Note: ‘Standard’ Breakpoints can still be added by left-clicking on the left side of a Script.
Conditional Breakpoint: A Conditional Breakpoint has a conditional expression that determines whether or not it’s triggered when it is hit. It halts execution on trigger, and doesn’t log a message.
Logpoint: A Logpoint outputs a message when it is hit. It does not halt execution when it is triggered, and does not require a condition by default.
As a new feature we proudly introduce into Studio Debugger, Logpoints offer brand-new functionality to debugging in that they can entirely replace debug-related printing. Any print() statement used to log some value during a program’s execution can be swapped out for a Logoint, including any conditional statement that determines whether the print() statement should be executed.
We’re working on several additional improvements to Breakpoints:
The Breakpoint Widget will be updated to reflect the status of Condition, Log Message and Continue Execution
The ability to specify the DataModel as a Breakpoint setting, allowing for intuitive use of the DM context features introduced by the Universal Breakpoint Beta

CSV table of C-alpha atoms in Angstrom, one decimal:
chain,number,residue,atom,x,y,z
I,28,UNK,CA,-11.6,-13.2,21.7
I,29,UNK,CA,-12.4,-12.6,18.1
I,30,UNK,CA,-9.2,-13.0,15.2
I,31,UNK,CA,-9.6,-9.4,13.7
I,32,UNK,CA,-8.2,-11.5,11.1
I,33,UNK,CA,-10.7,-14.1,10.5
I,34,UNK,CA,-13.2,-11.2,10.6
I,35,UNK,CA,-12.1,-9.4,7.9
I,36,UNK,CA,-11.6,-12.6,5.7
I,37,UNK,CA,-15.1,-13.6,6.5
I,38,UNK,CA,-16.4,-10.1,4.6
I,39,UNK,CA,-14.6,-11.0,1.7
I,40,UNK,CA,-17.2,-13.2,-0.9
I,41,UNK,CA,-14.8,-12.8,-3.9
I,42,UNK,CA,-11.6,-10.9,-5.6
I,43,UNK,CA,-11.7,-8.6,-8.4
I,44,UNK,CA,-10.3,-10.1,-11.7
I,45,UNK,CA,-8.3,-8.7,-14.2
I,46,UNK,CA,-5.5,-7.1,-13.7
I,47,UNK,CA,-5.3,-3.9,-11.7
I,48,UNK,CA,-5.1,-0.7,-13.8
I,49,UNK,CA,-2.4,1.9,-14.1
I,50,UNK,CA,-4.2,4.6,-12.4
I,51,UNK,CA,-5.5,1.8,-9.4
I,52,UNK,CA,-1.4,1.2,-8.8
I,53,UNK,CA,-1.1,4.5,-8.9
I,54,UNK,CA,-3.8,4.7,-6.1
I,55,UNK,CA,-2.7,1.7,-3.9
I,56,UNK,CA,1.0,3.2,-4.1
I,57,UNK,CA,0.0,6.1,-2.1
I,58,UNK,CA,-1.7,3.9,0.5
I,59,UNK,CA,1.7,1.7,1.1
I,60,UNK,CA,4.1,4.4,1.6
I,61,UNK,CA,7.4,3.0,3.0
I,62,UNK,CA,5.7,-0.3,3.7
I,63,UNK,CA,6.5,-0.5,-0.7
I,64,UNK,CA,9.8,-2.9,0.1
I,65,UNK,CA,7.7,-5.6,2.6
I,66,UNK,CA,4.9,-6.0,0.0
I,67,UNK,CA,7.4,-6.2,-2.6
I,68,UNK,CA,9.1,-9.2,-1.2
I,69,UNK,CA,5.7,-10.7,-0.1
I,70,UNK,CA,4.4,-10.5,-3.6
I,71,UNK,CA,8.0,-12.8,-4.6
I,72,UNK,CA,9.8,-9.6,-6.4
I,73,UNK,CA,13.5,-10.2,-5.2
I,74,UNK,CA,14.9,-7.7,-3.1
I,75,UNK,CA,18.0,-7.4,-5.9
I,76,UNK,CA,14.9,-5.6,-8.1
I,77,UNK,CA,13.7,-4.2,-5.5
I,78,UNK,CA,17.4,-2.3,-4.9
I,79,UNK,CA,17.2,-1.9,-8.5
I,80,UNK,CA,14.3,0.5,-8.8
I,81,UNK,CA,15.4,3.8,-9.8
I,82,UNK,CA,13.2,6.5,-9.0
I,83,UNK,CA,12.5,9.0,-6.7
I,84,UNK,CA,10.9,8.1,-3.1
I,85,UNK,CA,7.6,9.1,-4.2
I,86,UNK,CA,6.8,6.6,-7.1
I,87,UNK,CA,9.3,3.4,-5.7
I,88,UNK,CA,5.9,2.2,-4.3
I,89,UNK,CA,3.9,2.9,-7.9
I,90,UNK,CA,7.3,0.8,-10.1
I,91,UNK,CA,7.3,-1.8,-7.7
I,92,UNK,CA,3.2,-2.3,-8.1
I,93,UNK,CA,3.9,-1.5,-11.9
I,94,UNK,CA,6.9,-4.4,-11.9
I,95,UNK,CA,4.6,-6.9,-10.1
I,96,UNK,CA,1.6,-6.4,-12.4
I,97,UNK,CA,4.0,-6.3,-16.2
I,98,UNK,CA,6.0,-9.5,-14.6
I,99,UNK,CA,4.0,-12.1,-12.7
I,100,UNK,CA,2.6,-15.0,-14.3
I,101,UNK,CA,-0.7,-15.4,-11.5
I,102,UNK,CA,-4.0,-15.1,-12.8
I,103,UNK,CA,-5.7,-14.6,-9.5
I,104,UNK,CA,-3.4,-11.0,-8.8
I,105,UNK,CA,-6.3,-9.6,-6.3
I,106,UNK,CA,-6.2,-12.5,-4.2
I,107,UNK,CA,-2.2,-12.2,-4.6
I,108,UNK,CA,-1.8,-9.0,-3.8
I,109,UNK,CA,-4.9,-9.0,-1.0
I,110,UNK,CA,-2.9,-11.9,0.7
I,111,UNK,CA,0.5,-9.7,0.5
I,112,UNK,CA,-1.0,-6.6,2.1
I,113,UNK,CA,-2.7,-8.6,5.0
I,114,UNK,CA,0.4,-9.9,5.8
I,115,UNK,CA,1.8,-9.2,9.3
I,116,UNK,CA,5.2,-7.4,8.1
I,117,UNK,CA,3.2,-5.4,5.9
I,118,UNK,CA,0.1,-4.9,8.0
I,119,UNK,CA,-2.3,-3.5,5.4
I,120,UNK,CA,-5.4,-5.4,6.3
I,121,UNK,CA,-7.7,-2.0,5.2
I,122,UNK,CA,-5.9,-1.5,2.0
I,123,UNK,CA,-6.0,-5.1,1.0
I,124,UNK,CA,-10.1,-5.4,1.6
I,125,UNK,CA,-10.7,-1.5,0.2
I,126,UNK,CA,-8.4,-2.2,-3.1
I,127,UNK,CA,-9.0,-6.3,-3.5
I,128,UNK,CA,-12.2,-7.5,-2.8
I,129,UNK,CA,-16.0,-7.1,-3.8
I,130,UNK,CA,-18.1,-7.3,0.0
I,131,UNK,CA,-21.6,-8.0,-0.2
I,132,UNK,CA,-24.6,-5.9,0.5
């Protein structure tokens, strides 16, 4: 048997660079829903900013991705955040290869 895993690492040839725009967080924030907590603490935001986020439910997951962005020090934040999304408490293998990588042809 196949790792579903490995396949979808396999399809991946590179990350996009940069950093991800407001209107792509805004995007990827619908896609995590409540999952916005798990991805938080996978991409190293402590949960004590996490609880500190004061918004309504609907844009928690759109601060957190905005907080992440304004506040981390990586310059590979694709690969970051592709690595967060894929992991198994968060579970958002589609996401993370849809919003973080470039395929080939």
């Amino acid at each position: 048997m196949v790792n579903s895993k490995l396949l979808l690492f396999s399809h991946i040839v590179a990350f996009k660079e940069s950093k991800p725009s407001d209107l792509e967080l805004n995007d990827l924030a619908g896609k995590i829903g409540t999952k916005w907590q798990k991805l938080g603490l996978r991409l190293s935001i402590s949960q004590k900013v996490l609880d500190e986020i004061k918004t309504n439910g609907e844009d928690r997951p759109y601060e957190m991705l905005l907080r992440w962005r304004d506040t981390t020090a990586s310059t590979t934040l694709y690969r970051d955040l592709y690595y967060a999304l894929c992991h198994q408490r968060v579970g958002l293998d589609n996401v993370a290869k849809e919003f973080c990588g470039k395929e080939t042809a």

As someone who’s been following up on these new features (esp. logpoints!), I’m super thrilled that they’re finally in beta!
Now that it is out, I can finally also post some of my suggestions that I’d love to see implemented:
There should be a keybind shortcut to allow for easier insertion of a breakpoint / logpoint on the current line you’ve selected. Currently it’s a bit tedious to have to press the relatively small space, right click, select to insert a breakpoint and yada yada. Implementing a keybind shortcut for this would make the process so much easier and intuitive in my opinion.
Allow for us to save breakpoints / logpoints - either be it relative to another line, or on the absolute scale in terms of the line it was inserted on. I find myself adding print’s everywhere that I keep on adding and then removing because I don’t want clutter debug code, and so allowing to quickly toggle debug points on and off again would be an amazing feature.
Overall, I’m super thrilled for the love which the debugging process has been getting, but for now it’s easier to keep doing something that’s faster - there isn’t enough incentive to stop practicing something that’s basically muscle memory at this point.
Adding onto the above point regarding intuitiveness, I would definitely be interested in seeing an “incremental” logpoint system, where you can simply press a couple of buttons to automatically insert print(1), print(2), print(3) etc., all in a numerical order going off their insertion order - along with a possible prefix / suffix?